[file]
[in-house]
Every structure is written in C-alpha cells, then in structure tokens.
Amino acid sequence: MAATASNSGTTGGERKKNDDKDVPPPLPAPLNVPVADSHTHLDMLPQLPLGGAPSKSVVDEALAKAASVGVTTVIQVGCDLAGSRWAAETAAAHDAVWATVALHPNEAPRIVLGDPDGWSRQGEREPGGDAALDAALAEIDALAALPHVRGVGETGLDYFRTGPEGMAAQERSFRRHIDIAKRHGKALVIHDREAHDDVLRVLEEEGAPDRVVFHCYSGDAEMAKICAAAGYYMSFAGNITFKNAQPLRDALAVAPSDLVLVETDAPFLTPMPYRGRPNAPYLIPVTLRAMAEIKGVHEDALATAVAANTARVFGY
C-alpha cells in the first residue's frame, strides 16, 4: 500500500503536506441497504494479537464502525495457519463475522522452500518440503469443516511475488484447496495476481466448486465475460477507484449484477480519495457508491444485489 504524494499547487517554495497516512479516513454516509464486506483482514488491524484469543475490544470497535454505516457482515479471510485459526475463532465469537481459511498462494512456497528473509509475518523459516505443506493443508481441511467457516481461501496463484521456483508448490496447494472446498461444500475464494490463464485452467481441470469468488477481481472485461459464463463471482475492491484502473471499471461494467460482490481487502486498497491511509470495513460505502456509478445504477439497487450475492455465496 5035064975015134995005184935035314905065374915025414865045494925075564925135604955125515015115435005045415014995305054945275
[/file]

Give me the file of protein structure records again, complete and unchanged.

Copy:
[in-house]
Every structure is written in C-alpha cells, then in structure tokens.
Amino acid sequence: MAATASNSGTTGGERKKNDDKDVPPPLPAPLNVPVADSHTHLDMLPQLPLGGAPSKSVVDEALAKAASVGVTTVIQVGCDLAGSRWAAETAAAHDAVWATVALHPNEAPRIVLGDPDGWSRQGEREPGGDAALDAALAEIDALAALPHVRGVGETGLDYFRTGPEGMAAQERSFRRHIDIAKRHGKALVIHDREAHDDVLRVLEEEGAPDRVVFHCYSGDAEMAKICAAAGYYMSFAGNITFKNAQPLRDALAVAPSDLVLVETDAPFLTPMPYRGRPNAPYLIPVTLRAMAEIKGVHEDALATAVAANTARVFGY
C-alpha cells in the first residue's frame, strides 16, 4: 500500500503536506441497504494479537464502525495457519463475522522452500518440503469443516511475488484447496495476481466448486465475460477507484449484477480519495457508491444485489 504524494499547487517554495497516512479516513454516509464486506483482514488491524484469543475490544470497535454505516457482515479471510485459526475463532465469537481459511498462494512456497528473509509475518523459516505443506493443508481441511467457516481461501496463484521456483508448490496447494472446498461444500475464494490463464485452467481441470469468488477481481472485461459464463463471482475492491484502473471499471461494467460482490481487502486498497491511509470495513460505502456509478445504477439497487450475492455465496 5035064975015134995005184935035314905065374915025414865045494925075564925135604955125515015115435005045415014995305054945275